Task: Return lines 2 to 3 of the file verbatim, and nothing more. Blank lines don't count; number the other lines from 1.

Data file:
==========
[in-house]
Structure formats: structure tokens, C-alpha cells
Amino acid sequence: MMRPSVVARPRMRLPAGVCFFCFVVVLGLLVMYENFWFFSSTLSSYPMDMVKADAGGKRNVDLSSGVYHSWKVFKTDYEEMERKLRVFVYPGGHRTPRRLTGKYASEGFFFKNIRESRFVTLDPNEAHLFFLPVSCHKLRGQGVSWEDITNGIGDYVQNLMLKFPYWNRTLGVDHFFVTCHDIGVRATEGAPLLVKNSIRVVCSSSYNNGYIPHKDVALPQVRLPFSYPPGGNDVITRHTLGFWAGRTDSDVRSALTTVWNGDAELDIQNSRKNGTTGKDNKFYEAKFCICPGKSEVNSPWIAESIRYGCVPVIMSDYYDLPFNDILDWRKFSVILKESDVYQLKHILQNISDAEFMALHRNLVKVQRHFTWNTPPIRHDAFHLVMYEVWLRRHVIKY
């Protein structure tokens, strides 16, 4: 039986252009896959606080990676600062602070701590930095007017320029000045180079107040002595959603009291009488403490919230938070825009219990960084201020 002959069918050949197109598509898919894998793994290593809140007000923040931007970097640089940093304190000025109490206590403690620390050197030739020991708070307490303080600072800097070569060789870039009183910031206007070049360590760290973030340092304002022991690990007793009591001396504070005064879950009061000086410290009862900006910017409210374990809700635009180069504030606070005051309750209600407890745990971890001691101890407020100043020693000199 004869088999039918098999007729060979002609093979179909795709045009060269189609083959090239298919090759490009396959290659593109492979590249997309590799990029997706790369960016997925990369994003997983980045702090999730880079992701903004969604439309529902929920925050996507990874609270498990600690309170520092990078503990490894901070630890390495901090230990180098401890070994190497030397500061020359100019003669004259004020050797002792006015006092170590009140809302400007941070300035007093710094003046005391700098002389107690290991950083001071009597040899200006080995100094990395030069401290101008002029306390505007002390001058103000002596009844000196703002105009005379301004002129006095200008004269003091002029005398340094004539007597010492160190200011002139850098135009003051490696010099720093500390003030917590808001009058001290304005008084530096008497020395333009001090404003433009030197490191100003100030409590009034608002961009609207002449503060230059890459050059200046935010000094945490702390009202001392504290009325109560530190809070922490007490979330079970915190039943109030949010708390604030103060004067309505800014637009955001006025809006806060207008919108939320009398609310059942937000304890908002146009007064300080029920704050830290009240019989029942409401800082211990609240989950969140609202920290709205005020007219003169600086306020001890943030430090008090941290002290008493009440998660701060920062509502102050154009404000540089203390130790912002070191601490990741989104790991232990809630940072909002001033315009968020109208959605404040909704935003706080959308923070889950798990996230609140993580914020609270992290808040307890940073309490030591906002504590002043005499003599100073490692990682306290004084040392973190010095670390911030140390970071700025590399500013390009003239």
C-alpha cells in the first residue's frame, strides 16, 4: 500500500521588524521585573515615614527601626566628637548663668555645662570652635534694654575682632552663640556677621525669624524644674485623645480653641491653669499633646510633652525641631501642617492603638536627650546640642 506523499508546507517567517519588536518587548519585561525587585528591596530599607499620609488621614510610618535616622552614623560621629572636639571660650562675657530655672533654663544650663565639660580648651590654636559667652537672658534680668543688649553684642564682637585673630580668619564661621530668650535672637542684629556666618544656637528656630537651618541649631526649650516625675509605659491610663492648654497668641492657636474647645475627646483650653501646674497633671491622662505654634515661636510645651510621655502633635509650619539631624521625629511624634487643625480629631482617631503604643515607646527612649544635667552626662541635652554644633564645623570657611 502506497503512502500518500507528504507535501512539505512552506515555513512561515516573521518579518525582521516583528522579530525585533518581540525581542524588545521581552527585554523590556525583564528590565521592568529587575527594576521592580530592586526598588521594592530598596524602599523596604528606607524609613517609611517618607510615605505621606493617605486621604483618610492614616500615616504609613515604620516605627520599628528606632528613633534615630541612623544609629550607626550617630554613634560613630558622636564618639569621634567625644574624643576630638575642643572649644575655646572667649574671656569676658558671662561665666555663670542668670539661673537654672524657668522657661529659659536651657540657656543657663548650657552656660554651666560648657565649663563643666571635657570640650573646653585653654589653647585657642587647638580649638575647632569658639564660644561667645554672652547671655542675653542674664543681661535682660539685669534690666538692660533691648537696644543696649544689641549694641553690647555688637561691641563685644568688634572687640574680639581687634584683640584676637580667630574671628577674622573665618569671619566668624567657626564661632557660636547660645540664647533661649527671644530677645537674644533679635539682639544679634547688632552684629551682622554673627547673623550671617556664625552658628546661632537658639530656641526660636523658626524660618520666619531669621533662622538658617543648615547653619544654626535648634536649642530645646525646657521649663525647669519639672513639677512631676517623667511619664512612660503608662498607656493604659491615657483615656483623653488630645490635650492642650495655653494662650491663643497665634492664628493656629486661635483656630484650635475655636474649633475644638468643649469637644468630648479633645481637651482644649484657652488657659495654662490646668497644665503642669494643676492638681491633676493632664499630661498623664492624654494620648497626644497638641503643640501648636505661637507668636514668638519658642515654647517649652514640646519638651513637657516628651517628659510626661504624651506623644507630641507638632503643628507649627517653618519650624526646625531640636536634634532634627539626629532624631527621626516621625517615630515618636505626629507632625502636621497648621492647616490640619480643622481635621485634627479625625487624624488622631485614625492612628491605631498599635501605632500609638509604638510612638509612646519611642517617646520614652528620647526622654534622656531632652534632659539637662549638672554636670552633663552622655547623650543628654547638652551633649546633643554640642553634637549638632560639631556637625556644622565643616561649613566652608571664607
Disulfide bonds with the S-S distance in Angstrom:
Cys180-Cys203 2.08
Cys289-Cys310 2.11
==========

Structure formats: structure tokens, C-alpha cells
Amino acid sequence: MMRPSVVARPRMRLPAGVCFFCFVVVLGLLVMYENFWFFSSTLSSYPMDMVKADAGGKRNVDLSSGVYHSWKVFKTDYEEMERKLRVFVYPGGHRTPRRLTGKYASEGFFFKNIRESRFVTLDPNEAHLFFLPVSCHKLRGQGVSWEDITNGIGDYVQNLMLKFPYWNRTLGVDHFFVTCHDIGVRATEGAPLLVKNSIRVVCSSSYNNGYIPHKDVALPQVRLPFSYPPGGNDVITRHTLGFWAGRTDSDVRSALTTVWNGDAELDIQNSRKNGTTGKDNKFYEAKFCICPGKSEVNSPWIAESIRYGCVPVIMSDYYDLPFNDILDWRKFSVILKESDVYQLKHILQNISDAEFMALHRNLVKVQRHFTWNTPPIRHDAFHLVMYEVWLRRHVIKY